'The Kid' Joins Club Shay Shay
On Episode 6 of Club Shay Shay, Shannon Sharpe welcomed in MLB Hall of Famer Ken Griffey Jr.
The two Hall of Famers in their respective sports – with two iconic smiles to boot – caught up and talked about Griffey's athletic upbringing, his top five MLB players of all-time, the steroid era in baseball, and more.
Griffey began by revealing that he didn’t realize until he was a teenager that he wanted to start taking baseball more seriously. Once he told his father, Ken Griffey Sr., that he loved the game, Griffey said that his dad allowed him to shag balls in the outfield off the bats of major leaguers.
“At 14 or 15, I could’ve played in the big leagues defensively,” Griffey said. “I still had to learn how to hit.”
Fast-forward a few years later and 'Junior' was taken No. 1 in the 1987 MLB Draft by the Seattle Mariners.
“I looked at my dad and said, ‘Where is Seattle?’ Griffey said. “As a kid, you don’t go anywhere. My dad played for the Yankees, Atlanta, Cincinnati. We went to Disney World, Tampa and Ft. Lauderdale. That’s as far as my region went.”
Once Griffey found Seattle and made his debut in the major leagues, his iconic swing became the stuff of legends.
Griffey finished his career with a .284 batting average, 630 home runs and 2,781 hits en route to the Hall of Fame. He won the AL MVP in 1997 and made 13 All-Star appearances, while winning 10 Gold Gloves and seven Silver Slugger awards.
And most importantly, at least for him, is that he did it without ever taking steroids or performance-enhancing drugs.
Moving on, Unc asked Griffey who was the toughest pitcher he ever faced in the majors, and the answer was easy.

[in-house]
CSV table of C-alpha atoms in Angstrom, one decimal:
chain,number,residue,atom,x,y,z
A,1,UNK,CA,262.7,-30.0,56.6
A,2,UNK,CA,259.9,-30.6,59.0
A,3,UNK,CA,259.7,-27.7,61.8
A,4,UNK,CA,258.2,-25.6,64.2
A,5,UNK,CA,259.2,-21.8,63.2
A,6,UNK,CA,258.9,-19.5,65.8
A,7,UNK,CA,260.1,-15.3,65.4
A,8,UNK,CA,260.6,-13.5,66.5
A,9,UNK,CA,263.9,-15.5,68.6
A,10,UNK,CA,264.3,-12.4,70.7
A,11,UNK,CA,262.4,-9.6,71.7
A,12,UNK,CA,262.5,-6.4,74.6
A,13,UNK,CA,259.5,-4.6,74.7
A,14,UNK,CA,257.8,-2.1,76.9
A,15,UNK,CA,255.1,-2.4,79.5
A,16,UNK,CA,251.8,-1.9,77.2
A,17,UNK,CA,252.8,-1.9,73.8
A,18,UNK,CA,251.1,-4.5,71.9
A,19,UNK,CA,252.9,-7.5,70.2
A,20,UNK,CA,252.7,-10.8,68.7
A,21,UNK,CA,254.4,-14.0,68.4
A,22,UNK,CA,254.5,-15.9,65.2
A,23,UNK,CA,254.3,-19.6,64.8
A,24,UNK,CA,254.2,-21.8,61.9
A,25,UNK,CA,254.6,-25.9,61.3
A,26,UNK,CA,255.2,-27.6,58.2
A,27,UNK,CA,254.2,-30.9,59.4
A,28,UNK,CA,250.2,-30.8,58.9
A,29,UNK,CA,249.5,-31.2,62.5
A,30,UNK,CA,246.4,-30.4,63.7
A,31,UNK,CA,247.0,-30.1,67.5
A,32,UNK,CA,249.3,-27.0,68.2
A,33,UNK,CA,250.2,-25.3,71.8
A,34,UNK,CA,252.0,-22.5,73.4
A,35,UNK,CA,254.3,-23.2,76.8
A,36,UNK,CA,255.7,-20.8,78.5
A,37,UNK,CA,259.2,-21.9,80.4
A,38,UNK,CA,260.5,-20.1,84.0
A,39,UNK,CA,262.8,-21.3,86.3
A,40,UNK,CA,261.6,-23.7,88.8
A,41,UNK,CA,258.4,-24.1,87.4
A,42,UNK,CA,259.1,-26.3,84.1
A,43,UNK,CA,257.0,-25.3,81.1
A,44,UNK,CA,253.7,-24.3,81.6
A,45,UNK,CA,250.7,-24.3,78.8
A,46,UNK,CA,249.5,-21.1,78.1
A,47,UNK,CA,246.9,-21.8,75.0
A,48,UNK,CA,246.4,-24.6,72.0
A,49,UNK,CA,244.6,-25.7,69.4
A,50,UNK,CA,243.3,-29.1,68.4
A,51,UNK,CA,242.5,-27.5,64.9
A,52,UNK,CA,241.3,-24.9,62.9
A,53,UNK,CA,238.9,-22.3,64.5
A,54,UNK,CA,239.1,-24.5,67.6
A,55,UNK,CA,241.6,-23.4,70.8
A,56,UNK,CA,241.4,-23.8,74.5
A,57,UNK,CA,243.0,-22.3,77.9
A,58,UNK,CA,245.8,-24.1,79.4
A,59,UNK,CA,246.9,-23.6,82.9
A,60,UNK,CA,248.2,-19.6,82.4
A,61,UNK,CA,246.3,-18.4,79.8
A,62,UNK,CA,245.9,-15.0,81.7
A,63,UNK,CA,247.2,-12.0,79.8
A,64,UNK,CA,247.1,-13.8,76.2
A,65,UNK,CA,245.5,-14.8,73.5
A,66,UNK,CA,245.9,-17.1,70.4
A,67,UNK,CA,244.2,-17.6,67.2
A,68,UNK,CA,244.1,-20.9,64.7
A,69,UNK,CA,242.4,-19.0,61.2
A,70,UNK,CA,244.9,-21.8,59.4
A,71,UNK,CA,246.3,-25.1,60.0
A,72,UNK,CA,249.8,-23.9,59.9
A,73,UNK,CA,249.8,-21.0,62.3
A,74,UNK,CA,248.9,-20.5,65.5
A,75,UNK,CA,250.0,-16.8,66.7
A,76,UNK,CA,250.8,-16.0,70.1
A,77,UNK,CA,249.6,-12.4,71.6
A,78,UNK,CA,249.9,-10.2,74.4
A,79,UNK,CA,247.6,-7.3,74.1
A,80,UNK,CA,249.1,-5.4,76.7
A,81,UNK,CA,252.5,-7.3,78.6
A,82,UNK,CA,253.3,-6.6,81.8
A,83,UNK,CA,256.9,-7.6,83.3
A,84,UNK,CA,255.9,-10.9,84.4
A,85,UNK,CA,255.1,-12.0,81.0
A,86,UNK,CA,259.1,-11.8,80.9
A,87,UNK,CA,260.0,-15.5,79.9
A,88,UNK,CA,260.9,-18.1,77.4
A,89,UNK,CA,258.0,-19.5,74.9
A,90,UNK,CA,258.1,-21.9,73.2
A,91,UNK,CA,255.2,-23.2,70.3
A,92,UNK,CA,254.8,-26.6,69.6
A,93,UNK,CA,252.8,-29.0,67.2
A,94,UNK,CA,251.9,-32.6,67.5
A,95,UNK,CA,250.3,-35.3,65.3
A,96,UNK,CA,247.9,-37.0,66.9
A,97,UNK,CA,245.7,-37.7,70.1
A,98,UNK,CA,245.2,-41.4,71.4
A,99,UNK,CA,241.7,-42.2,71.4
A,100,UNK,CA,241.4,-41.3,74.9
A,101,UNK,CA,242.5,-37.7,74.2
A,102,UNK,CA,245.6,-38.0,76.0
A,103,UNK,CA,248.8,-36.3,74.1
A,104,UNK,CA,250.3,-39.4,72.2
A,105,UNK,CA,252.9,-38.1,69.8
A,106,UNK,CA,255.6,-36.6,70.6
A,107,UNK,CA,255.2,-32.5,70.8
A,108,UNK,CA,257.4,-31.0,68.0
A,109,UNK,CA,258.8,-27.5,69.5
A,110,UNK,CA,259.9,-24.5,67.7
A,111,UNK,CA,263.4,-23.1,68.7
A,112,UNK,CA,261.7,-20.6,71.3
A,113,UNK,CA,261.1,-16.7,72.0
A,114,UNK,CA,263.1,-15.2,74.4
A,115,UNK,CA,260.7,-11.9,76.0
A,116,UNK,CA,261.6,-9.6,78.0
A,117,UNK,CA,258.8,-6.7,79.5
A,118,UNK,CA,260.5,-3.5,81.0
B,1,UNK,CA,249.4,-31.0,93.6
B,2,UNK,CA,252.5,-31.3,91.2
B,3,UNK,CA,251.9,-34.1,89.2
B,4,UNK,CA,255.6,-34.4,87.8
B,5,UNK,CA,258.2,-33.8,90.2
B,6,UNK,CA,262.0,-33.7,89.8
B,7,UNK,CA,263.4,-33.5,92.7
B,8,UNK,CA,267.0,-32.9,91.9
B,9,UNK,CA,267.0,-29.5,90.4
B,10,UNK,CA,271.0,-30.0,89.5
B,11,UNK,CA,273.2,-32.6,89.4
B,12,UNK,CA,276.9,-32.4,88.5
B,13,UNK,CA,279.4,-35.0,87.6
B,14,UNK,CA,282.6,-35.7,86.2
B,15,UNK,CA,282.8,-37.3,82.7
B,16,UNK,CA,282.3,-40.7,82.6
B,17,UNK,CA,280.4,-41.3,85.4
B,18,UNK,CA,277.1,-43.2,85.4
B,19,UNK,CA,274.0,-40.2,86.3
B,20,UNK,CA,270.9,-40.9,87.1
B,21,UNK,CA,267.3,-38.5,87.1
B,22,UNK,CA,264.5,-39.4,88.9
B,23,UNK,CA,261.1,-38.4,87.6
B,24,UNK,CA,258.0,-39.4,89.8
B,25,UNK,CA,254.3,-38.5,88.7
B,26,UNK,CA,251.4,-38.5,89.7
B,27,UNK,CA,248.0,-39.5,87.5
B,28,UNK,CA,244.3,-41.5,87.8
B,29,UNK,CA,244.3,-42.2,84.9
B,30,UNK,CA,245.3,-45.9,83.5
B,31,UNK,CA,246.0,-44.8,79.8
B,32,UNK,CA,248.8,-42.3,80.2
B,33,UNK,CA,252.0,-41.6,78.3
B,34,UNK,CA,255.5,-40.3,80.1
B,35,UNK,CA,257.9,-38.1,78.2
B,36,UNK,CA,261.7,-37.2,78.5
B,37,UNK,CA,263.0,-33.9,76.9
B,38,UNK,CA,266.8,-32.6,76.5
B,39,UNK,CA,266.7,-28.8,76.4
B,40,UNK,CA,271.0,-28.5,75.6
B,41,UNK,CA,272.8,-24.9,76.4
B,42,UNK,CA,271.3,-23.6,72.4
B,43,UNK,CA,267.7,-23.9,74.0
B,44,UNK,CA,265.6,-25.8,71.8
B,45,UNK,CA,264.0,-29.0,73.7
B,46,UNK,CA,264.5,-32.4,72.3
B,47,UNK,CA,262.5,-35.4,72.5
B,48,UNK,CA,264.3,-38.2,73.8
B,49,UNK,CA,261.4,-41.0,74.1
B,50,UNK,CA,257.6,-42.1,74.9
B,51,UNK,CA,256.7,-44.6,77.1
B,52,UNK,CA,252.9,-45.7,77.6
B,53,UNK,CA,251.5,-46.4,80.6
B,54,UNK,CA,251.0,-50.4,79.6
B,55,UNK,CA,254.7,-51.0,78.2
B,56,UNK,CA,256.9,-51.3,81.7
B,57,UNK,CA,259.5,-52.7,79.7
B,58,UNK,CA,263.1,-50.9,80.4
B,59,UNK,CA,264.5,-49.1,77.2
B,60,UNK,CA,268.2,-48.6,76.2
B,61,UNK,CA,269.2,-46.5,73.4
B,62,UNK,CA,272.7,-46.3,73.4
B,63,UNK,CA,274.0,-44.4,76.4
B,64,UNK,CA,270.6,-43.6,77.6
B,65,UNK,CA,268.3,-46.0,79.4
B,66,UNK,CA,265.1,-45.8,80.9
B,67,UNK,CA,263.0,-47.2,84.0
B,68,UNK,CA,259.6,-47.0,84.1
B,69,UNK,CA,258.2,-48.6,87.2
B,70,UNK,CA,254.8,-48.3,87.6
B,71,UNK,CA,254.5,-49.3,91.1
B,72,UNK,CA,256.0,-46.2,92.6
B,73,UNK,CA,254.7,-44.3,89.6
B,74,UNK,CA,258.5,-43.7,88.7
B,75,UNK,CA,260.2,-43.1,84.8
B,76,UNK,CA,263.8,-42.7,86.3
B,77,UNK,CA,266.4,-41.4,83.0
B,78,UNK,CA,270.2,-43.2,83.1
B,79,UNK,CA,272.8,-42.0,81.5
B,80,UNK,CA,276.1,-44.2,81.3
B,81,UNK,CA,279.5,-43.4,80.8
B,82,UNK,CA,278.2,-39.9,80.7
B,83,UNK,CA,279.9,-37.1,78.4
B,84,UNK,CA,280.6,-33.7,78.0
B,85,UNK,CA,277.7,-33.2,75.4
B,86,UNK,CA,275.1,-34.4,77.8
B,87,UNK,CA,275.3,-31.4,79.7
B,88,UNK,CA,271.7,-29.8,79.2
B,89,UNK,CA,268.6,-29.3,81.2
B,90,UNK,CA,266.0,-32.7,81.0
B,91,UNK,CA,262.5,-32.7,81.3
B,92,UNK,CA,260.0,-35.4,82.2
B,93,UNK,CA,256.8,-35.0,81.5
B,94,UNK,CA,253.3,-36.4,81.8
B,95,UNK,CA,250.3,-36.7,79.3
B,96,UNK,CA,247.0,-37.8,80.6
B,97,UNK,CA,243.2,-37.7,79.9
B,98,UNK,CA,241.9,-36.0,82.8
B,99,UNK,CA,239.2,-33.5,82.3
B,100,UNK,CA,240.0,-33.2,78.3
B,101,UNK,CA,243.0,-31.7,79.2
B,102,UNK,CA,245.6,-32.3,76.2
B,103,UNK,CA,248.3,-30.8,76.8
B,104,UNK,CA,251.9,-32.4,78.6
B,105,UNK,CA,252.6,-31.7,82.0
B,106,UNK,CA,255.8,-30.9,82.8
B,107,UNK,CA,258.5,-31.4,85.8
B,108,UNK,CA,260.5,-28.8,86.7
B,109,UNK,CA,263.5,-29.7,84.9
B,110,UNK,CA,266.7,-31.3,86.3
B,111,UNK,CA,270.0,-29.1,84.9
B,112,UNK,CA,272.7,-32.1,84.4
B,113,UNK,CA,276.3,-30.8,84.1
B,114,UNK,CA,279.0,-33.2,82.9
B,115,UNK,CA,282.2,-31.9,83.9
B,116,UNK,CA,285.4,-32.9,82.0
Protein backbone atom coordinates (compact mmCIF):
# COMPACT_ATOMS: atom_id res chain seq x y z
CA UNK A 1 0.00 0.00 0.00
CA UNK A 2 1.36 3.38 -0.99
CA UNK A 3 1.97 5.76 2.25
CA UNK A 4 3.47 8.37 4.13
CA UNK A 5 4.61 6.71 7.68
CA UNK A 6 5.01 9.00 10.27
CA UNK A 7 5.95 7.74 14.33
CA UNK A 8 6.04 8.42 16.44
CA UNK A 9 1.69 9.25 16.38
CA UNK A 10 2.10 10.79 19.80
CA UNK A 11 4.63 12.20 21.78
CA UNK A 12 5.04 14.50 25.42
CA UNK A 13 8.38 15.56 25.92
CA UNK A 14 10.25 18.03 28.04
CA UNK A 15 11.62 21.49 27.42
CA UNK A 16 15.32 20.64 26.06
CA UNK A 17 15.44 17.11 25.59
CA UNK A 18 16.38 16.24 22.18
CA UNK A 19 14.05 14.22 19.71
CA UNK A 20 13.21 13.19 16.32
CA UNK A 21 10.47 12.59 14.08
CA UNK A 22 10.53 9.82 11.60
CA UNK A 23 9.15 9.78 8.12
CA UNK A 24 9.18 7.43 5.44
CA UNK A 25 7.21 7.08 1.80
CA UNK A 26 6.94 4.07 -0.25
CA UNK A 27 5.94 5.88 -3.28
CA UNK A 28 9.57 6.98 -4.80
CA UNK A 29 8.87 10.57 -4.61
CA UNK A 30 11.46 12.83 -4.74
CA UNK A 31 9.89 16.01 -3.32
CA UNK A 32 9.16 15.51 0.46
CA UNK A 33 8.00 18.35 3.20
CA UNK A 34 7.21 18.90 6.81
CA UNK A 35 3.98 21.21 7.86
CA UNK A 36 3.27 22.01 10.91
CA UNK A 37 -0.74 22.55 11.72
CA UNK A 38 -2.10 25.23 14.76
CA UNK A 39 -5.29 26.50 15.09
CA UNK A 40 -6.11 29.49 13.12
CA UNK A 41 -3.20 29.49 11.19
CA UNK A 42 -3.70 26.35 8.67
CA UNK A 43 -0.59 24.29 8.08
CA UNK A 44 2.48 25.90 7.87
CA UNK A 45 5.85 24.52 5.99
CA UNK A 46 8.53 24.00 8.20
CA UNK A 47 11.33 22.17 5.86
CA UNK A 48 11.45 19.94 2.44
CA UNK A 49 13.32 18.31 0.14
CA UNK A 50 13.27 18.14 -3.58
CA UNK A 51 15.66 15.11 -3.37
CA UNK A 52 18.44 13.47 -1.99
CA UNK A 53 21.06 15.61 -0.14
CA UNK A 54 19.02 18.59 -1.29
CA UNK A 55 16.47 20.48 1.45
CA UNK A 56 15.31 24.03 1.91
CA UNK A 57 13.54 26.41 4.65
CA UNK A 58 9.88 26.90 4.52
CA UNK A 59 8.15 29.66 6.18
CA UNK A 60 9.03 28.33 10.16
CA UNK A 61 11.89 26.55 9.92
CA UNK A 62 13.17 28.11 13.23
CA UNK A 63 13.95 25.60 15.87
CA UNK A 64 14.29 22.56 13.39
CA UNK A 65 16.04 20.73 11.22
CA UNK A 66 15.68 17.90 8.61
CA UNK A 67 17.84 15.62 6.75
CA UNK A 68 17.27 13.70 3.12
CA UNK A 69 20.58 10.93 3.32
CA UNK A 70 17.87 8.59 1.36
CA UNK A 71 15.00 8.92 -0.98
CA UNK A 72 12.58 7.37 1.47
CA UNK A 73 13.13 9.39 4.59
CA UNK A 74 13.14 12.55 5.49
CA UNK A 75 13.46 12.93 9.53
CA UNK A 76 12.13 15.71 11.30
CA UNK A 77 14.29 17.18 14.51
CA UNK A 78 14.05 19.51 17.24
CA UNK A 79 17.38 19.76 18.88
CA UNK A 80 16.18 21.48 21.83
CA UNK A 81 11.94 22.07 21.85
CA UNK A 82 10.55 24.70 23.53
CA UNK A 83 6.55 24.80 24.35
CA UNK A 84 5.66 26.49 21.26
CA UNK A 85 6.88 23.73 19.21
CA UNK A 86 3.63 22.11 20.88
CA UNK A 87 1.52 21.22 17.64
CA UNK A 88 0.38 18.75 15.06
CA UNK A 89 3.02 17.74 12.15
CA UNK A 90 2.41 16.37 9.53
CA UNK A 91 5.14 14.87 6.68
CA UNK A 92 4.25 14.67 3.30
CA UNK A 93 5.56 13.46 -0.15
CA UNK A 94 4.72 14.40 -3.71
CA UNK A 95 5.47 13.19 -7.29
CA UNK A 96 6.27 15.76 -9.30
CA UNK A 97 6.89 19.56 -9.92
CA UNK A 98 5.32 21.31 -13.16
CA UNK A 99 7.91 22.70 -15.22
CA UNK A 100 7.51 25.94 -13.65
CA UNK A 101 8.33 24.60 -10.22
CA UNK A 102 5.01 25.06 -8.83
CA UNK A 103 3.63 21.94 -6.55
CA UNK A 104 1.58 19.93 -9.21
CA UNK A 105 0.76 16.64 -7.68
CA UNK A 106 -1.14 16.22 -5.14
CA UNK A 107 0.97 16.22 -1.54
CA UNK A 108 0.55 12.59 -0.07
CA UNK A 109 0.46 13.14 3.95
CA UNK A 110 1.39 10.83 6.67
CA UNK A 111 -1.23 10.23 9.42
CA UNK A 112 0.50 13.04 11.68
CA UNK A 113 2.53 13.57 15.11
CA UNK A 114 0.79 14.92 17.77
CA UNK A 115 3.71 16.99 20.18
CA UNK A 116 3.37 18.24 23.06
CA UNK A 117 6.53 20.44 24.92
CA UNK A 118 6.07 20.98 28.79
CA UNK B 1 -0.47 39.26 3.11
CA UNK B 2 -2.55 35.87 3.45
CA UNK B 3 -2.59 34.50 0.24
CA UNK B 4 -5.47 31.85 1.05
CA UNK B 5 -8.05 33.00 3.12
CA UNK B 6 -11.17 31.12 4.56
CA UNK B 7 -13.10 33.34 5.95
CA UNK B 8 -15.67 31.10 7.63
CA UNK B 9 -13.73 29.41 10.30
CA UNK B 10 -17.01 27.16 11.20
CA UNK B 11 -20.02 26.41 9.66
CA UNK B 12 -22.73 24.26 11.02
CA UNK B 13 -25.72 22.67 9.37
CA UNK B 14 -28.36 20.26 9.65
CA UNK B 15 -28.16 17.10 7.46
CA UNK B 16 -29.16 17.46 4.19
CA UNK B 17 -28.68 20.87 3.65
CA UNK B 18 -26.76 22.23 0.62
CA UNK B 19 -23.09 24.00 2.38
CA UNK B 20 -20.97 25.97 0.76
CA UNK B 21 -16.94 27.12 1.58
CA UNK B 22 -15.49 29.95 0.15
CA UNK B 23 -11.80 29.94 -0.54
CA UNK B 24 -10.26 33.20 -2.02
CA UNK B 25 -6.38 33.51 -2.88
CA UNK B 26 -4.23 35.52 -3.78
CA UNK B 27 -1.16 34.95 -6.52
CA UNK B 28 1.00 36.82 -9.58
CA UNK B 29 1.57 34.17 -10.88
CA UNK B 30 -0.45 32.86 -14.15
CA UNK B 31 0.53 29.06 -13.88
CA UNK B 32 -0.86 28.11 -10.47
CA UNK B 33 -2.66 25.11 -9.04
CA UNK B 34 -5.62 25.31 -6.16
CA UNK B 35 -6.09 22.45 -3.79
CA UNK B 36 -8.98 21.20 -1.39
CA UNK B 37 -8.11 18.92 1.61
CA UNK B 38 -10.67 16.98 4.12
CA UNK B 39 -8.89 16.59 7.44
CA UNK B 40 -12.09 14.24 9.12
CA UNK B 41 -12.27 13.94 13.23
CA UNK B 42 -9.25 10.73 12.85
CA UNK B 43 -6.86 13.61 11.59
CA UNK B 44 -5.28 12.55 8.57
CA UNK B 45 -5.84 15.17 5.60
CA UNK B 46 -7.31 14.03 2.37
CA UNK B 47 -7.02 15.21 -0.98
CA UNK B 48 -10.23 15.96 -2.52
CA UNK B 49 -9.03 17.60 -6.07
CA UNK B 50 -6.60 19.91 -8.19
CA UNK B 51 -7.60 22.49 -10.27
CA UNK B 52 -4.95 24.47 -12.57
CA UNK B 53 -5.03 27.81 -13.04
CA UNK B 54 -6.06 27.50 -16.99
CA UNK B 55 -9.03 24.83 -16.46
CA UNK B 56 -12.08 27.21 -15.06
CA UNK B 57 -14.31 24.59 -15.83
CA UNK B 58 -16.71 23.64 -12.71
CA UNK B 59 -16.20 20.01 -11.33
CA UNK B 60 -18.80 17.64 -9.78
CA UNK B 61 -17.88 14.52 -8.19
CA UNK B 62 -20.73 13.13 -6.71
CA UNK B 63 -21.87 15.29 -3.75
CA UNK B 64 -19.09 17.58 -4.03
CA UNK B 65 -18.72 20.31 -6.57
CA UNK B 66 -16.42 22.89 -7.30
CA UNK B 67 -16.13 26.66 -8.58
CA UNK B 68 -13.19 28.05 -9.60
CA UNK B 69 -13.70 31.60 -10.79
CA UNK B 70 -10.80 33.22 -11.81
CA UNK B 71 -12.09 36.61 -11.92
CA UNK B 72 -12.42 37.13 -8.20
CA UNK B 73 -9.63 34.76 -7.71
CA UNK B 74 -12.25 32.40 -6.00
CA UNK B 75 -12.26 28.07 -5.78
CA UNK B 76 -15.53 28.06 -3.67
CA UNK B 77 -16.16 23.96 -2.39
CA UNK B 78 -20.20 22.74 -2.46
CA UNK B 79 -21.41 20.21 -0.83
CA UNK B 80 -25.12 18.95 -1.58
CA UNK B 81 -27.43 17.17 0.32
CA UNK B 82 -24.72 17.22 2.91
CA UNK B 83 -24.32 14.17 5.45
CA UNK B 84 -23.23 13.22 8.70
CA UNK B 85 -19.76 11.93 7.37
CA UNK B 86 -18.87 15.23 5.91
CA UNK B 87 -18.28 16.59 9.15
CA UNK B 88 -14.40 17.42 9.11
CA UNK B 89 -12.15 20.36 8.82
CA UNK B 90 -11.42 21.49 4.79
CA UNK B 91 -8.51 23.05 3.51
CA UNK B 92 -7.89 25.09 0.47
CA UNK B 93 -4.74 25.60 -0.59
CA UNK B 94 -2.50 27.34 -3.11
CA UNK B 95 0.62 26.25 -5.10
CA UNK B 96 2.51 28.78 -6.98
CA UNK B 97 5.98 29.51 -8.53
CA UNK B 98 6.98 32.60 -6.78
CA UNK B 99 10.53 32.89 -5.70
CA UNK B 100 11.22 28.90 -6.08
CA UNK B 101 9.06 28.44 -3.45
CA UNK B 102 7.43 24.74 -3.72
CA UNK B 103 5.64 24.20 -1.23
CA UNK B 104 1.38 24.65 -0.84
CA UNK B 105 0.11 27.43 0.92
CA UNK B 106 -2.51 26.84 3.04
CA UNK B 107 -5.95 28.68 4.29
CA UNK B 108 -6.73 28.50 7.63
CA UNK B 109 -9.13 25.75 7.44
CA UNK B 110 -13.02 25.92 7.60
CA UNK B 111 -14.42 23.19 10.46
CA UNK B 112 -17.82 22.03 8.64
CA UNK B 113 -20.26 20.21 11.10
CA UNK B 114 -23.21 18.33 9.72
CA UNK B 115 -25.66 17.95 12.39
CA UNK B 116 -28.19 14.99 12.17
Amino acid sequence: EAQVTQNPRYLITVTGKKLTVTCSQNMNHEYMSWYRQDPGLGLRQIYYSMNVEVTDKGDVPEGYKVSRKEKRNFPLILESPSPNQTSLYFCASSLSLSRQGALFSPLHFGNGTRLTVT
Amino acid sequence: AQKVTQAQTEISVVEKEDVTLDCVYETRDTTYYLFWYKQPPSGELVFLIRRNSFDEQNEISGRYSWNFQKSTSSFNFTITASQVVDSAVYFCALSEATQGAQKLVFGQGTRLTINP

“Pedro Martinez. I went back to Seattle talking about, ‘Can we get like 5 of him?'"
While Griffey might have hated facing Martinez, the franchise that he hated most was the New York Yankees.
Griffey told the story of being 12 years old and getting kicked out of the Yankees dugout while another player’s son took groundballs on the field.
"Once I saw the Pinstripes in New York, I was like a different person. I was like, ‘OK, we’re going to go at it.’”
Getting kicked out of a dugout certainly left an impression on Griffey, but so did the late, great Jackie Robinson.
Griffey explained how influential Robinson was, not only to him and Black players, but to internaional players.
“He let other countries come here and play,” Griffey said. “Without him, who knows. And if he didnt do it, when would be the next Jackie Robinson? It might have been after my dad played so I might not have gotten the opportunity.”
With that, naturally, Griffey included Robinson in his top five players in the history of the game, along with Hank Aaron, Willie Mays, Rickey Henderson and Bob Gibson.
Check out the entire sixth episode of Club Shay Shay with Ken Griffey Jr. below: